Money is a . newspapers are a hell of a lot more interesting business than. and Warren earned much of his early income as a carrier for the Washington Post and as circulation manager for the Lincoln Journal. though [ I ] have learned to live with those also.” 11 “My guess is that if Ted Williams was getting the highest salary in baseball and he was hitting . he’d be very happy. say. but I had just as much fun 10 or 20 years ago when it was on a smaller scale. making couplers for rail cars. That’s the way I feel about doing this job. he would be unhappy.” 10 Buffett’s maternal grandfather owned a newspaper.About Work 87 are on a bigger scale. I really enjoy being part of the institutions that help shape society. And if he was getting the lowest salary in baseball and batting . Newspapers are in his blood: “Let’s face it. While I don’t get involved in the editorial operations of the papers I own.” 8 “When I go to my office every morning.400.220.” 9 “[ I ] enjoy the process far more than the proceeds. I feel like I’m going to the Sistine Chapel to paint.

” 12 “I feel like tap dancing all the time. carried newspapers. he and a friend bought a reconditioned pinball machine for $25.” 13 START EARLY Buffett bought his first stock at age 11 when he and his sister Doris bought three shares of Cities Service preferred stock for $38 per share.88 WARREN BUFFETT SPEAKS by-product of doing something I like doing extremely well. Buffett got involved in many businesses. they sold the shares but the stock price kept going— eventually climbing to $200 per share. and recycled golf balls. Buffett-Falk & Co. Operating as the Wilson Coin Operated Machine Company. when I spent some time watching the market and marking the board at Harris Upham. After Cities Service rallied to $40. published a race track tip sheet. they put the game . they became a little concerned. a New York Stock Exchange firm that was in the same building as my dad’s firm.” 14 Throughout his childhood. While at Woodrow Wilson High School in Washington. He also learned a lesson about patience. When the stock fell to $27. “I’d been interested in the stock market from the time I was 11. He sold Cokes at a markup to his friends.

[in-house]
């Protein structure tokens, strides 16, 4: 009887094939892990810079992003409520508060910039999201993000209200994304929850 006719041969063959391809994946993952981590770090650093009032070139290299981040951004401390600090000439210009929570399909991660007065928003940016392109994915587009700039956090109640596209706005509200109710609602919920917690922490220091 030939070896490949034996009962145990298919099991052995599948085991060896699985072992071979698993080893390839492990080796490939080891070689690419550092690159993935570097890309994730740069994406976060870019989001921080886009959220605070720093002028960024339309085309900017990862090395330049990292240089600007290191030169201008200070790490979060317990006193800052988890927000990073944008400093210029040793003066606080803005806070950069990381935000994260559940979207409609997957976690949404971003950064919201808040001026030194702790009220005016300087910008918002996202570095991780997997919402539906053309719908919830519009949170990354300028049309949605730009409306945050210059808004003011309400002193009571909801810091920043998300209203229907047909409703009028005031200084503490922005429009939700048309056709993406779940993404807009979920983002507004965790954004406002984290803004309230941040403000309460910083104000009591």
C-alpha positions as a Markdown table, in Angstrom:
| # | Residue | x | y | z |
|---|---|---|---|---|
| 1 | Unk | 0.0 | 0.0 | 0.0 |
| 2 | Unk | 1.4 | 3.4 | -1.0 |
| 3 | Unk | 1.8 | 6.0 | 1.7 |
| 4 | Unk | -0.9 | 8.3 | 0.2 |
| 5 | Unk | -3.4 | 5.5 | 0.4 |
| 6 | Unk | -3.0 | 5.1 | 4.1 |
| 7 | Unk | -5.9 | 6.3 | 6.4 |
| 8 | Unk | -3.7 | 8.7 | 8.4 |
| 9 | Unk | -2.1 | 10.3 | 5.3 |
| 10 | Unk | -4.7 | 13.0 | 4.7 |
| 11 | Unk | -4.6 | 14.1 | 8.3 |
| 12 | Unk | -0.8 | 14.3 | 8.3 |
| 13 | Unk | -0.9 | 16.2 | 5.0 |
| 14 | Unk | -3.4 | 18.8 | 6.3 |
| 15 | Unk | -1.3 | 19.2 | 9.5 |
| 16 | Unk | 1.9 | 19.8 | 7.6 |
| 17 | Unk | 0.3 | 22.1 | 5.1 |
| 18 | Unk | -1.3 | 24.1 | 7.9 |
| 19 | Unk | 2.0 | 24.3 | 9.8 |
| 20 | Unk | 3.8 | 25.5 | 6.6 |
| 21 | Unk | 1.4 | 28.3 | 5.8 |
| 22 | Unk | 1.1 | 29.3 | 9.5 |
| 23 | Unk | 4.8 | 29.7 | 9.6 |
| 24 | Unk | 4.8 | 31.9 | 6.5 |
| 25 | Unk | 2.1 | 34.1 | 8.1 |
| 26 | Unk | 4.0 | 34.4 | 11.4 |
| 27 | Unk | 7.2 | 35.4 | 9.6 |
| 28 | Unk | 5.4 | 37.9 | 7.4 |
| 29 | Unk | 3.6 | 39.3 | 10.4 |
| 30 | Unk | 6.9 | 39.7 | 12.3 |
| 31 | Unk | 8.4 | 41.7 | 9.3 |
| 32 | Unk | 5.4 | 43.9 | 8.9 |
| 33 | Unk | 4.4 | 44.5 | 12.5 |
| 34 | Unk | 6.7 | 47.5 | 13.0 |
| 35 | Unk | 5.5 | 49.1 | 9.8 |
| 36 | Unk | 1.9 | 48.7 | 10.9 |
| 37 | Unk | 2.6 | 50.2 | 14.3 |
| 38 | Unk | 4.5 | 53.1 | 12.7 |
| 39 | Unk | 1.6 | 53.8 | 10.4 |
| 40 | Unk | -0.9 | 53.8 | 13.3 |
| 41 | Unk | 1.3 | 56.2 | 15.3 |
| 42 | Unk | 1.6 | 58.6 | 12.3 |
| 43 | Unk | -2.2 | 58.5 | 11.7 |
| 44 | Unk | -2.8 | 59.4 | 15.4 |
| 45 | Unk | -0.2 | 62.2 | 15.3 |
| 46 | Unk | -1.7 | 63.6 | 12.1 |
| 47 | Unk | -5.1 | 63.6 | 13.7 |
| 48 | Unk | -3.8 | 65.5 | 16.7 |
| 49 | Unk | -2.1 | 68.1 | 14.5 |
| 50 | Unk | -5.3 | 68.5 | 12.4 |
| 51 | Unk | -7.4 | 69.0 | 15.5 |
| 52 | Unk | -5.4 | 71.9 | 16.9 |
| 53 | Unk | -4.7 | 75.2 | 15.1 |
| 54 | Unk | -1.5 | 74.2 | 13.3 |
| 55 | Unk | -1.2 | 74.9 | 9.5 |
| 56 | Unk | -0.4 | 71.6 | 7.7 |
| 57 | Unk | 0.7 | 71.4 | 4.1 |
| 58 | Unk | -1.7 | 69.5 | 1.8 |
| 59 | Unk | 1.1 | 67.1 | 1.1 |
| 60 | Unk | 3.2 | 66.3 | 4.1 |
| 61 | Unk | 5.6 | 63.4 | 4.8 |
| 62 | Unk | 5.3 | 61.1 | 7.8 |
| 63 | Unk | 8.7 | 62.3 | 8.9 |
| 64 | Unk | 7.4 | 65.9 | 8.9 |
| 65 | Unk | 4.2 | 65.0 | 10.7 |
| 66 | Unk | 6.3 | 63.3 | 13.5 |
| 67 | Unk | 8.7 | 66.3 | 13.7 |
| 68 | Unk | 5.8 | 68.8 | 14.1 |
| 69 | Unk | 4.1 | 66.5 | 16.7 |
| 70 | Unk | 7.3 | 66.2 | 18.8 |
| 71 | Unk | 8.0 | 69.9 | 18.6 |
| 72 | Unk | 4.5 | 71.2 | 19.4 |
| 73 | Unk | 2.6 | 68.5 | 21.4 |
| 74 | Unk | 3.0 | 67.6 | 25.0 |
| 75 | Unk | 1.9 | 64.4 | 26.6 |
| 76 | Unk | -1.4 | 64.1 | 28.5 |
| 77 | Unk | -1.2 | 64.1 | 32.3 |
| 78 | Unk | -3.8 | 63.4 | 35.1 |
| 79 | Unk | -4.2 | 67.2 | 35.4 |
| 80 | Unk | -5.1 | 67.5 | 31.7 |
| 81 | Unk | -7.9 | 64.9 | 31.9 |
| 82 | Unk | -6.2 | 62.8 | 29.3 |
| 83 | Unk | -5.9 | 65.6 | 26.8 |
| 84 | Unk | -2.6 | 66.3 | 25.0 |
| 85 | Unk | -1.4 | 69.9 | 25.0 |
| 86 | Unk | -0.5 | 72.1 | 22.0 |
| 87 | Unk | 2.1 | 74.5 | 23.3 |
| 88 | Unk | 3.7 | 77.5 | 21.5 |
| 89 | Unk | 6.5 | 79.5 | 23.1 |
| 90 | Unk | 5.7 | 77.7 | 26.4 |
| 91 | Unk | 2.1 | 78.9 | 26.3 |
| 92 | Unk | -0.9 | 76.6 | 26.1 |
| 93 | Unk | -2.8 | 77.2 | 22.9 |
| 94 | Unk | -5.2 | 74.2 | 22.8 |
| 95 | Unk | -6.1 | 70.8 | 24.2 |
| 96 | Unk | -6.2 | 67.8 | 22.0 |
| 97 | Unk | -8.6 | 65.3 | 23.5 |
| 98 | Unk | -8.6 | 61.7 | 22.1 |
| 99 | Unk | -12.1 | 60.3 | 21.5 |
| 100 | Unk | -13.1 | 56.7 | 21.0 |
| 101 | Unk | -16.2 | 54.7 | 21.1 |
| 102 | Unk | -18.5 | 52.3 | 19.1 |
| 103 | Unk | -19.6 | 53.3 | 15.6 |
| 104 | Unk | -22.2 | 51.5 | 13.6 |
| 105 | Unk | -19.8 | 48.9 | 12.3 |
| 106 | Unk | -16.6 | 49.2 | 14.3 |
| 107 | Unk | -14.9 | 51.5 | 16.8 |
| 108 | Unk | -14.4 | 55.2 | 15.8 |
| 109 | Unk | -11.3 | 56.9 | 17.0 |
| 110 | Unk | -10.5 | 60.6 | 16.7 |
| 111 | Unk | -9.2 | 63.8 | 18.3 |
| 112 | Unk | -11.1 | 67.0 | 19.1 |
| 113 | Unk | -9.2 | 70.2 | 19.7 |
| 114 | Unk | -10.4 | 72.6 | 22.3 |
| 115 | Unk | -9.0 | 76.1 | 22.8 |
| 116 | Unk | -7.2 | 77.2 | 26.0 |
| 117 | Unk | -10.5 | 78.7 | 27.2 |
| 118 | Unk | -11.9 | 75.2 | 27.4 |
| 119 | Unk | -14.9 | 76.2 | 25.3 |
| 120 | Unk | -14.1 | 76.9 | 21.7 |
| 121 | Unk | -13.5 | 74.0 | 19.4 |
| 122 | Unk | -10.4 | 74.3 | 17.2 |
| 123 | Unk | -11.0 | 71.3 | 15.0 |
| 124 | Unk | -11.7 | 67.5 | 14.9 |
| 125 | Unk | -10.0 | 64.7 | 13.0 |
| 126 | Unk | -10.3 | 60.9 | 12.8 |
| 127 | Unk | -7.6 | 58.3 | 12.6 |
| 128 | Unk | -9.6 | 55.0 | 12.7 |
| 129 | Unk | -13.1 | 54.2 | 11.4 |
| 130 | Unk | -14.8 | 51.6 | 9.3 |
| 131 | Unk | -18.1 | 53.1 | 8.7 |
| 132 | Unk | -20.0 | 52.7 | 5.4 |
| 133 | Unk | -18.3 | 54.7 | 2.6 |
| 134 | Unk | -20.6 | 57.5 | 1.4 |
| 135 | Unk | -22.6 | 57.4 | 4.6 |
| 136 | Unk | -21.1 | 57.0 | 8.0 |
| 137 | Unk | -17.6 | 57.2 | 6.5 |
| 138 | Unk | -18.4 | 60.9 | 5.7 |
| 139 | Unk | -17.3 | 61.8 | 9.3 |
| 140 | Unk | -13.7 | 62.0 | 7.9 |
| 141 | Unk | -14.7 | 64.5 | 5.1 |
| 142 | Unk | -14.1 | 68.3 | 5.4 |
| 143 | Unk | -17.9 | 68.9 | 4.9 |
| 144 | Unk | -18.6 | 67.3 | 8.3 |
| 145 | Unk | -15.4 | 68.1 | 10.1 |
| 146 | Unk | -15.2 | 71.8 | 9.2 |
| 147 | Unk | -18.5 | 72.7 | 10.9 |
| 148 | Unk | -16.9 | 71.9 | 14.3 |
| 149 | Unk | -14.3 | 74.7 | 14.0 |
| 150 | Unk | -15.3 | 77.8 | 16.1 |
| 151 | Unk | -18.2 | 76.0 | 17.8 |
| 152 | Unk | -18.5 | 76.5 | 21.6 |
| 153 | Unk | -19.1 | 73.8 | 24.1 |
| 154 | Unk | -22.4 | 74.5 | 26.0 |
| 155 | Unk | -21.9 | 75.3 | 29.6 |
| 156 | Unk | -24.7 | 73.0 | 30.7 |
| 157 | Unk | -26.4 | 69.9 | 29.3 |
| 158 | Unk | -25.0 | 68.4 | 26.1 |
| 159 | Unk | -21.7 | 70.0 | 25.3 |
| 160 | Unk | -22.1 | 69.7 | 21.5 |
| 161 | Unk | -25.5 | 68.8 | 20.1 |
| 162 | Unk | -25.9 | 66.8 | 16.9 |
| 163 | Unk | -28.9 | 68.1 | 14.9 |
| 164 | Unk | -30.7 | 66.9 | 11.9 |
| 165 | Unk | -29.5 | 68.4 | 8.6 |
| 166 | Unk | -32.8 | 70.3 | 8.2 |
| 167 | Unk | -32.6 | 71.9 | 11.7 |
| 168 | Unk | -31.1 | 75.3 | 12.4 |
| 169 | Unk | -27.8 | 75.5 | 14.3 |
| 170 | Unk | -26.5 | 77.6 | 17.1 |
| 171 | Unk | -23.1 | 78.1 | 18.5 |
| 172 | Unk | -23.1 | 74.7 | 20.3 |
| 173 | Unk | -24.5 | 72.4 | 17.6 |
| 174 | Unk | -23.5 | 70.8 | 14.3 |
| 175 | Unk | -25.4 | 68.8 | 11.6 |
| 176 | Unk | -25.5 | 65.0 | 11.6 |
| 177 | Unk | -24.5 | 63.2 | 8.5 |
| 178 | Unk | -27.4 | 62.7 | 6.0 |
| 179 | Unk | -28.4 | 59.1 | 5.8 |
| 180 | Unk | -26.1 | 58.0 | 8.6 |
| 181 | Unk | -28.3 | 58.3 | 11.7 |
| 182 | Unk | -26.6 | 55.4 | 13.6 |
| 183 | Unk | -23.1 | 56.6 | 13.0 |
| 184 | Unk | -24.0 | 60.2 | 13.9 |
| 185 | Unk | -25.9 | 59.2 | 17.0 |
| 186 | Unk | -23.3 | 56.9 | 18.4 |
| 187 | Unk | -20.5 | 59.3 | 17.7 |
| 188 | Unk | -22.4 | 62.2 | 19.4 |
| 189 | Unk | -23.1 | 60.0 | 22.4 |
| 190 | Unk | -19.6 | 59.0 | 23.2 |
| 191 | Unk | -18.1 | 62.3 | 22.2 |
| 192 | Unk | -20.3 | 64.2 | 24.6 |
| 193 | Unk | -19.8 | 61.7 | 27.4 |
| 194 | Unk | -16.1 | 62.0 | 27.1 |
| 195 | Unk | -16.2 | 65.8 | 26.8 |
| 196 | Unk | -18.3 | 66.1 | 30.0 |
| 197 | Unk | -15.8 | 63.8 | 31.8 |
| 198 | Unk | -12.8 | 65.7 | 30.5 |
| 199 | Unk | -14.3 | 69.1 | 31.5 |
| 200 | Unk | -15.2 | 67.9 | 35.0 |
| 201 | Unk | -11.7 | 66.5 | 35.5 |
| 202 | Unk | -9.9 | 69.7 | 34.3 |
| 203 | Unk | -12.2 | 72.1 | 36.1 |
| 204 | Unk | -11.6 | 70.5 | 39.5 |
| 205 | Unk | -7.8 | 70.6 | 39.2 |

About Work 89 in a barbershop.” Buffett said.16 Buffett developed an early reputation as an investor: “I shorted a few shares of American Telephone because I knew that all my [ high school] teachers owned it.15 Eventually. They thought I knew about stocks. where he could be nearer the financial markets and the rumor mill. and I thought if I shorted AT&T. You can think . They checked the coin box at the end of the first day and found $4. Later. Buffett replied: “With enough inside information and a million dollars. “I figured I had discovered the wheel.” 18 “I probably have more friends in New York and California than here. but this is a good place to bring up children and a good place to live.000 in the bank by the time he graduated from high school.” 17 WORK WHERE YOU WANT TO WORK When asked why he forgoes working in New York. I would terrorize them about their retirement. the pinball business was netting $50 per week. you can go broke in a year. Buffett bought an unimproved farm in northeastern Nebraska and had $9.

you look for three qualities: integrity. who the hell is?” 22 “Somebody once said that in looking for people to hire. and I do what I want in life. You can think about a lot of things.” 21 “I work with sensational people.90 WARREN BUFFETT SPEAKS here. intelligence. ‘How do I get rich in a hurry?’ I would not respond with quotations from Ben Franklin or Horatio Alger but would instead hold my nose with one hand and point with the other toward Wall Street.” 20 WORK WITH GOOD PEOPLE “I choose to work with every single person that I work with. You can think better about the market. Why shouldn’t I? If I’m not in a position to do what I want. It’s like marrying. And if they don’t have the first.” 19 But he also says: “If a graduating MBA were to ask me. That’s the key. That ends up being the most important factor. and you can just sit and look at the stock on the desk in front of you. the other two . I don’t interact with people I don’t like or admire. and energy. you don’t hear so many stories.